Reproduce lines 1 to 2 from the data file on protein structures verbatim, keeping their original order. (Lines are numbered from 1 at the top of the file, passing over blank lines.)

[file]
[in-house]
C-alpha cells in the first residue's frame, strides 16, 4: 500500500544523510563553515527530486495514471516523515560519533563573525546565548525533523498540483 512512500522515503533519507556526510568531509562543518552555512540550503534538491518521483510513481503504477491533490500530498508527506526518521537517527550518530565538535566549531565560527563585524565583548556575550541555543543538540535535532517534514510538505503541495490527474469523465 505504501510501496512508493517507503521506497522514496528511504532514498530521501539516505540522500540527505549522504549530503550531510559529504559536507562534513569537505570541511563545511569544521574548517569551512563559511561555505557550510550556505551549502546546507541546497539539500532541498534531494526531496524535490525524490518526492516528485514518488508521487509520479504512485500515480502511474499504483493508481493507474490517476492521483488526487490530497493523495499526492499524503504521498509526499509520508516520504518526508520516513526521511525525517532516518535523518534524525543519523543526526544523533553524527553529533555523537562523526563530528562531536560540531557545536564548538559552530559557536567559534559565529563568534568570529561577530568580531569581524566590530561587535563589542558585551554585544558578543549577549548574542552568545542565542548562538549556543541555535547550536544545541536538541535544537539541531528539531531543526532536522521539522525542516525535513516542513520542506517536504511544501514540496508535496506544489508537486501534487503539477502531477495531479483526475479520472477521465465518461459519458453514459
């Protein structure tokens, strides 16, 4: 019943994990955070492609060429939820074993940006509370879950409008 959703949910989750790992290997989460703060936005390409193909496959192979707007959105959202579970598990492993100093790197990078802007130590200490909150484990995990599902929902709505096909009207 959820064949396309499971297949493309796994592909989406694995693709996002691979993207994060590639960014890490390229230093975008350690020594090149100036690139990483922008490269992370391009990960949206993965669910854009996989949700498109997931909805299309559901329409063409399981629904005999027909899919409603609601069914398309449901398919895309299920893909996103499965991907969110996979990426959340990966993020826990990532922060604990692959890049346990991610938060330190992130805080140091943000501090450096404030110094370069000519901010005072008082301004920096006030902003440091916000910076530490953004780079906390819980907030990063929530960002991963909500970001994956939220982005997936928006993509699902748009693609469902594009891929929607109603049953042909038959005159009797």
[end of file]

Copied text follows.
[in-house]
C-alpha cells in the first residue's frame, strides 16, 4: 500500500544523510563553515527530486495514471516523515560519533563573525546565548525533523498540483 512512500522515503533519507556526510568531509562543518552555512540550503534538491518521483510513481503504477491533490500530498508527506526518521537517527550518530565538535566549531565560527563585524565583548556575550541555543543538540535535532517534514510538505503541495490527474469523465 505504501510501496512508493517507503521506497522514496528511504532514498530521501539516505540522500540527505549522504549530503550531510559529504559536507562534513569537505570541511563545511569544521574548517569551512563559511561555505557550510550556505551549502546546507541546497539539500532541498534531494526531496524535490525524490518526492516528485514518488508521487509520479504512485500515480502511474499504483493508481493507474490517476492521483488526487490530497493523495499526492499524503504521498509526499509520508516520504518526508520516513526521511525525517532516518535523518534524525543519523543526526544523533553524527553529533555523537562523526563530528562531536560540531557545536564548538559552530559557536567559534559565529563568534568570529561577530568580531569581524566590530561587535563589542558585551554585544558578543549577549548574542552568545542565542548562538549556543541555535547550536544545541536538541535544537539541531528539531531543526532536522521539522525542516525535513516542513520542506517536504511544501514540496508535496506544489508537486501534487503539477502531477495531479483526475479520472477521465465518461459519458453514459